The deaths of two dentists who worked on Maryland penitentiary system inmates brought to the front burner two questions that have simmered in the background of public debate on AIDS: What to do about a prison population believed to have as many as 10 percent of its members infected with the human immunodeficiency virus; and what to do about health-care workers suffering from AIDS.
No one knows exactly how many inmates are infected. Corrections officials have resisted testing all inmates, fearing the costs to be incurred in treating large numbers of infected inmates. And some inmate groups believe testing will result in stigmatizing those infected.
Such obstacles are crumbling, however. Disclosure that dentists Victor Luckritz and H. Dale Scott together treated nearly 1,900 inmates before succumbing to AIDS has forced officials to begin counseling and testing their former patients. State officials contend that Correctional Medical Systems, the company which employed the dentists, should pay the costs.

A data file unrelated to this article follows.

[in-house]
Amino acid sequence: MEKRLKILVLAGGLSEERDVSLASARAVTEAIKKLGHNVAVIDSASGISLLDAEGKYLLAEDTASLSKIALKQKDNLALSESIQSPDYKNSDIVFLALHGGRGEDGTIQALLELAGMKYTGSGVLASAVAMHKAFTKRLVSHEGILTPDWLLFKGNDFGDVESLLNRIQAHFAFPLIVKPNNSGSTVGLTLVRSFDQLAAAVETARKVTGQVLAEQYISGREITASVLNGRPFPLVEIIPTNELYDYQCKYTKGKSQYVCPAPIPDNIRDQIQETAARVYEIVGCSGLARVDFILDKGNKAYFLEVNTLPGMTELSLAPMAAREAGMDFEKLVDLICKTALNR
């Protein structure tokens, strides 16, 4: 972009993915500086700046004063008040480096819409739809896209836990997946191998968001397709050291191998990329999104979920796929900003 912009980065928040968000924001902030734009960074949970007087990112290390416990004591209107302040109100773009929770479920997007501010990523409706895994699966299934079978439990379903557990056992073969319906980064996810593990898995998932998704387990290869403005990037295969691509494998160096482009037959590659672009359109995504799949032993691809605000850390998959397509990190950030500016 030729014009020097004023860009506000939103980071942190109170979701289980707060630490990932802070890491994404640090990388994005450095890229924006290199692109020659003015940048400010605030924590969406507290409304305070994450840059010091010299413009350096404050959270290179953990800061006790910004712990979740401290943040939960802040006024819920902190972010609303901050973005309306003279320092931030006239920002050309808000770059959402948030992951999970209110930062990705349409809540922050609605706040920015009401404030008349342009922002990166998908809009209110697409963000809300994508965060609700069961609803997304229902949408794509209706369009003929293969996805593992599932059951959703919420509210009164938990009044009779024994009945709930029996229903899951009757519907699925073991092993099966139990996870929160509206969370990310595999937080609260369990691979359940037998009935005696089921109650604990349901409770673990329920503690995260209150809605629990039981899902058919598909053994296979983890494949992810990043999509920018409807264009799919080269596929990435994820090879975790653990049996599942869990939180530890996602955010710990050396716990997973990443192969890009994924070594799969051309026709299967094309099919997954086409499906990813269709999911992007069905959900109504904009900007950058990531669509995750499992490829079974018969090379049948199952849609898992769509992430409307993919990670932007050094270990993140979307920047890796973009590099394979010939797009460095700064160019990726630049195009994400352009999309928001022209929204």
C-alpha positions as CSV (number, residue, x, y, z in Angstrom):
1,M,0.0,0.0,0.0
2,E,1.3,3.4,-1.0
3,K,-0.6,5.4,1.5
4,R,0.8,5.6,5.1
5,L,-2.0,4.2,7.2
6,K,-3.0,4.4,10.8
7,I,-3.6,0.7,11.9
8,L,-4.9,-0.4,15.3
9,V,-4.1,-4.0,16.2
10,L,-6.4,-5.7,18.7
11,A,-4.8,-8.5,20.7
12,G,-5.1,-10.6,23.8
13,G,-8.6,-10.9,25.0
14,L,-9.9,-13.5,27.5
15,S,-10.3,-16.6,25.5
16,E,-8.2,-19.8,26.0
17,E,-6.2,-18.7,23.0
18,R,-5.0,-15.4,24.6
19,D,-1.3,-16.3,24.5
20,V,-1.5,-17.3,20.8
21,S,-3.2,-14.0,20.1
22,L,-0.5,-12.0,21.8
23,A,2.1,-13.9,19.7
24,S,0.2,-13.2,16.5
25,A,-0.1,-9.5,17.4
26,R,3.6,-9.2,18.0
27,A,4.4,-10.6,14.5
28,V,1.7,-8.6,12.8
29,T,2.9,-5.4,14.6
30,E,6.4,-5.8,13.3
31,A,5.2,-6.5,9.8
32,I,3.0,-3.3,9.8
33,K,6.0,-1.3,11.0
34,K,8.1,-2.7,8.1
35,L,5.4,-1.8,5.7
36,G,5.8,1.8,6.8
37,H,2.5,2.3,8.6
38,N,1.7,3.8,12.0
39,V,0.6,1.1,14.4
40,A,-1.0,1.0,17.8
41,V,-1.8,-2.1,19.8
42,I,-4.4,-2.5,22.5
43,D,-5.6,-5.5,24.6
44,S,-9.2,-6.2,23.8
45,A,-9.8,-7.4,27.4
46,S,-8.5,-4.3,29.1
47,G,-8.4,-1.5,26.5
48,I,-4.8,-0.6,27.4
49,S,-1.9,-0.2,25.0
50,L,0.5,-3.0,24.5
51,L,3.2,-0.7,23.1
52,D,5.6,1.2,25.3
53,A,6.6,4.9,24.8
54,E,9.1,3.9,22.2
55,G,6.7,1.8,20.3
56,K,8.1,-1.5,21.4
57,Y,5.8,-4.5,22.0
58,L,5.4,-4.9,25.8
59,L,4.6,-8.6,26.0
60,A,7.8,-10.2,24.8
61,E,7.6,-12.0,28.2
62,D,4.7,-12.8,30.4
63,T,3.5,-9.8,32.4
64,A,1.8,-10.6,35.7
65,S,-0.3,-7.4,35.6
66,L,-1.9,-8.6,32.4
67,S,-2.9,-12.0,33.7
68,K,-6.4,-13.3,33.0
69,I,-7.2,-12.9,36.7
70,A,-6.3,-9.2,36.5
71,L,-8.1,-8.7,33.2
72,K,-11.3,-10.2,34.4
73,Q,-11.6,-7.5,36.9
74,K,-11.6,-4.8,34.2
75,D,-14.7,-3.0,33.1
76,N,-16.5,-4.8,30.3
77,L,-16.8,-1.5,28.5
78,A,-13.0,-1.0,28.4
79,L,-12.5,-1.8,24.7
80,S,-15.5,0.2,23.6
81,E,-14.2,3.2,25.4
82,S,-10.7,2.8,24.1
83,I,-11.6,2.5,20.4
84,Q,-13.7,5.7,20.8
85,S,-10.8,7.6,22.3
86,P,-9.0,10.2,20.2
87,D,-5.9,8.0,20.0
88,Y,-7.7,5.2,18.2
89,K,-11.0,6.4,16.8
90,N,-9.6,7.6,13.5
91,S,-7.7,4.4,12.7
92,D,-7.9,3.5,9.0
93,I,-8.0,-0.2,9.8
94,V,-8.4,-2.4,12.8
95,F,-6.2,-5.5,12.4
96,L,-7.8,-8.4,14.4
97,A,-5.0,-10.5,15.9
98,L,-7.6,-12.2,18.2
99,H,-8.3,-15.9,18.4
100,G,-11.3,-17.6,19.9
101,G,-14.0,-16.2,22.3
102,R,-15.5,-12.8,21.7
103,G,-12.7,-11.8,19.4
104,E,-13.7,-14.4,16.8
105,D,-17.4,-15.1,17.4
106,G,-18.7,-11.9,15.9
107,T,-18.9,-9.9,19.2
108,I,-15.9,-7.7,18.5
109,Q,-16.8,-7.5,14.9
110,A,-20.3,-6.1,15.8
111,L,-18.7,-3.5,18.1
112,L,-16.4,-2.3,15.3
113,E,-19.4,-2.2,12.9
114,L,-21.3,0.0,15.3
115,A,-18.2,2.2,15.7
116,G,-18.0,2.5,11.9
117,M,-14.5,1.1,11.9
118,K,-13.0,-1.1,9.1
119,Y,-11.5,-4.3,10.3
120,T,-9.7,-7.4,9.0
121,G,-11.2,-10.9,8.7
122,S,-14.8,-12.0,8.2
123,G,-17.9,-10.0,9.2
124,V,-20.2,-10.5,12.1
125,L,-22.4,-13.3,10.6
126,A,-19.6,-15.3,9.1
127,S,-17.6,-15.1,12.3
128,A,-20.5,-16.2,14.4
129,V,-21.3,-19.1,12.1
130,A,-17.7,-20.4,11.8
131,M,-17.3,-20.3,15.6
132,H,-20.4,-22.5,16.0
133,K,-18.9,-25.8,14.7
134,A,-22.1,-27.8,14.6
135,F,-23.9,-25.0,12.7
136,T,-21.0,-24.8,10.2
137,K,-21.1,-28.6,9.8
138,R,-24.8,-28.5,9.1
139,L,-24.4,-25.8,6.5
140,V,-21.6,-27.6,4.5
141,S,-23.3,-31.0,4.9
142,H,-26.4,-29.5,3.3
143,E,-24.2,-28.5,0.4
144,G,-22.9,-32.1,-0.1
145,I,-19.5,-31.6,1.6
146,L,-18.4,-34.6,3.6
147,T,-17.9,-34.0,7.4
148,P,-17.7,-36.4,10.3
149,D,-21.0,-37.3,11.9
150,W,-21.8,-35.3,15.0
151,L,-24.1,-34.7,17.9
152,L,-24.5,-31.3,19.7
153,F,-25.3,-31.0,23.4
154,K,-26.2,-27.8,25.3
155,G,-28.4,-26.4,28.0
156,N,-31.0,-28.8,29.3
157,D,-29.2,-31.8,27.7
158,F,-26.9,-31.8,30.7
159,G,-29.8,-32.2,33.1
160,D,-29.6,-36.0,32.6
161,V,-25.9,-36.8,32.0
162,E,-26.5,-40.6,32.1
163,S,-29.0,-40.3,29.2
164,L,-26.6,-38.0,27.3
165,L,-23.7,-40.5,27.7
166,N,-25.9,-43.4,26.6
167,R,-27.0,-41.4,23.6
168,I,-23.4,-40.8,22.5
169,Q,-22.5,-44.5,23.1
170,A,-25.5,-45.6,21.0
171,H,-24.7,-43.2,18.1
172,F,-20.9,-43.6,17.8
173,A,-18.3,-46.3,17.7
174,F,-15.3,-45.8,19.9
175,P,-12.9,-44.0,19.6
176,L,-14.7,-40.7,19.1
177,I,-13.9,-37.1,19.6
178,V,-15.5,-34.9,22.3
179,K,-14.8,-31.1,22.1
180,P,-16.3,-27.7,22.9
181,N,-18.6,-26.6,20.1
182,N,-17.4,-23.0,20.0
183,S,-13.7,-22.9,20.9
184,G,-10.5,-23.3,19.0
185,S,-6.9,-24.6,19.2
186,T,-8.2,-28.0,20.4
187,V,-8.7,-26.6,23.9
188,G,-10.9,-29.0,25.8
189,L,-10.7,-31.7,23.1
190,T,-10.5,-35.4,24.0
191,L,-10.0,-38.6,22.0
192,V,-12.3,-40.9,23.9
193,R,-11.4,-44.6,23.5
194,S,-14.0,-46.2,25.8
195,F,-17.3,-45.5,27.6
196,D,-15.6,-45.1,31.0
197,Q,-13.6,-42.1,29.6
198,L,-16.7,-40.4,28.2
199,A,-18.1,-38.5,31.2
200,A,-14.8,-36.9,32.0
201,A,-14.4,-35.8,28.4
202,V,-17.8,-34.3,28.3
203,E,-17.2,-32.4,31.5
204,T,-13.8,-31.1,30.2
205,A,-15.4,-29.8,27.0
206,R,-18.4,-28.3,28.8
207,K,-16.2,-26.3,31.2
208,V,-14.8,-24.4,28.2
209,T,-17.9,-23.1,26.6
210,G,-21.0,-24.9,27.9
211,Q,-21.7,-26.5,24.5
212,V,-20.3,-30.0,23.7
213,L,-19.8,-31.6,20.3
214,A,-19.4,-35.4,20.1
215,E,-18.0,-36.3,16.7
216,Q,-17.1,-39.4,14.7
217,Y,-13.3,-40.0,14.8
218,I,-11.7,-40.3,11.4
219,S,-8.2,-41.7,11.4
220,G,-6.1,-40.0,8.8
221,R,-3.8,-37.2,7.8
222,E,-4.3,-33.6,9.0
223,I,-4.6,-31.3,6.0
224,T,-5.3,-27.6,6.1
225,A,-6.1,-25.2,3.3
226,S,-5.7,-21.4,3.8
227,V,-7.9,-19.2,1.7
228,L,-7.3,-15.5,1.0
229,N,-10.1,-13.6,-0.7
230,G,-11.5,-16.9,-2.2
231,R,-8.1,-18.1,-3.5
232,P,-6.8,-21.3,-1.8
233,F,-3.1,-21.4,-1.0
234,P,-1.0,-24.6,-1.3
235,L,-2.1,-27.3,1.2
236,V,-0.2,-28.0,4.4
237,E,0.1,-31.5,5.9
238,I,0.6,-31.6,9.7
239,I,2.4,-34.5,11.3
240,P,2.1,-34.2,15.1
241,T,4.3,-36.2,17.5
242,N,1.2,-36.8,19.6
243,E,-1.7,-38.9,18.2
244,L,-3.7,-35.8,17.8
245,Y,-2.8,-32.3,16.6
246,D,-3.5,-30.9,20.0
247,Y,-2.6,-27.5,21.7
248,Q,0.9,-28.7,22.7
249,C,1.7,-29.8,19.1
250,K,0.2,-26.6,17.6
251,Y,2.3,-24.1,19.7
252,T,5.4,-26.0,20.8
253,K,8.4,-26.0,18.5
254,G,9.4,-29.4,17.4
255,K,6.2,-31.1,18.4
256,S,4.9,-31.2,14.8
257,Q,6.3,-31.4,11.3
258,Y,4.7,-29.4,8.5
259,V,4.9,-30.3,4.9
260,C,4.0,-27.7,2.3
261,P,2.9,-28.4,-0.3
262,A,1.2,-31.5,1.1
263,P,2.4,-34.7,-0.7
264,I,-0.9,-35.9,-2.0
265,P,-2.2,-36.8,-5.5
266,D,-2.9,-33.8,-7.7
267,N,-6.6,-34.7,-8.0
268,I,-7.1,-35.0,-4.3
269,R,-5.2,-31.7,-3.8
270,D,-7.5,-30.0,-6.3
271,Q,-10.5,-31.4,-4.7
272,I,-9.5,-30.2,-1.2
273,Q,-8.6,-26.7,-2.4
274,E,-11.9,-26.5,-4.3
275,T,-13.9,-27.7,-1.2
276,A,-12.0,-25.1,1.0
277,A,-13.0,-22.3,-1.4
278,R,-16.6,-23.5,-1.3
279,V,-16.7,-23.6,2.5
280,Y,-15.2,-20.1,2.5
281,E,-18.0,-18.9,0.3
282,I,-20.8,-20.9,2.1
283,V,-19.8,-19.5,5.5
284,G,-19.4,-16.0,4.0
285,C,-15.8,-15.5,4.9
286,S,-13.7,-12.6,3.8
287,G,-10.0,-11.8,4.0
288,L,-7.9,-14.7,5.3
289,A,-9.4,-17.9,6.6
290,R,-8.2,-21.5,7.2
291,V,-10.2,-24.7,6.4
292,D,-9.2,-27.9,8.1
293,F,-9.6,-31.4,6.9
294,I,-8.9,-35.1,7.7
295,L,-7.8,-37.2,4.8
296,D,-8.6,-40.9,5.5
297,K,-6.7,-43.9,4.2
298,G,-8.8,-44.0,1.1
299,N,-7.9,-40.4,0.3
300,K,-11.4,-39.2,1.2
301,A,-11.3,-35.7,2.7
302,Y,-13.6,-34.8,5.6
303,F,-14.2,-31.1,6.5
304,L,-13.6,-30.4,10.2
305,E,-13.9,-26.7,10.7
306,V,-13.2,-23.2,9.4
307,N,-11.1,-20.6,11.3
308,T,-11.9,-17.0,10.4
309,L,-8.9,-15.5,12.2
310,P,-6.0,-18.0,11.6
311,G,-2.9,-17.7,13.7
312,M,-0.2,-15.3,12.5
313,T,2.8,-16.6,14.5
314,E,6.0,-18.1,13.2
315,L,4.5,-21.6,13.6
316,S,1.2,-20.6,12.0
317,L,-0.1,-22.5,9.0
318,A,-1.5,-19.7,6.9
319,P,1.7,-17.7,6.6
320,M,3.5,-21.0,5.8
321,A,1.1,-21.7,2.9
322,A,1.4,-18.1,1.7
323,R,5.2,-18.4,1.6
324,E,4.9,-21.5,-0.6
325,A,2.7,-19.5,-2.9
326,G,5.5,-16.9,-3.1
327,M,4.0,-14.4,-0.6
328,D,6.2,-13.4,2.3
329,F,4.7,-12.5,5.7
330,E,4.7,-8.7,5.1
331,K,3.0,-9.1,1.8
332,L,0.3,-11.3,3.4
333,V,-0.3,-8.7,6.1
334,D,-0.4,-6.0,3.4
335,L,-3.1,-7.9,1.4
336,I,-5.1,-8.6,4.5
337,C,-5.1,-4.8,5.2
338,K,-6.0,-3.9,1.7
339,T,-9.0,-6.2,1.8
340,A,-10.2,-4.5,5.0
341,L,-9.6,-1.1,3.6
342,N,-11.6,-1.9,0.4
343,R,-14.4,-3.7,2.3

The AIDS death of Johns Hopkins surgeon Rudolph Alvaraz and the revelation that deceased Florida dentist David Acer passed the disease to three of his patients had already brought the second issue to a boil. Thus, the prison dentists' cases added impetus to calls for routine testing of medical personnel. The Atlanta-based Centers for Disease Control report that, of 170,000 AIDS cases nationwide up to March 31, only 6,436 of those sufferers were medical personnel.
That's 4.8 percent of the cases, and of these only 40 health-care workers got infected on the job. In the same 10-year period, just three patients, Dr. Acer's, have ever been found infected through medical care. The scant risk represented by that infinitesimal percentage of AIDS cases is poor comfort to those three patients and their families, however. Any proven risk intensifies public anxiety.
The bottom line is that, as the New England Journal of Medicine recently advocated, stronger, more traditional public-health measures will have to be taken, as much to quell public uncertainty as to stop the spread of HIV.
It is not yet time for routine testing of all health-care workers and hospital patients, but clearly it is time to invoke remedies which have controlled many other kinds of epidemic. Speculating on prison inmates' HIV infection rate is pointless unless authorities have plans to do something, and real plans cannot be developed without real knowledge. The dentists' deaths underscore the urgency of new guidelines to determine when medical workers must inform patients and institutions of HIV infection. Continued secrecy helps no one in the end.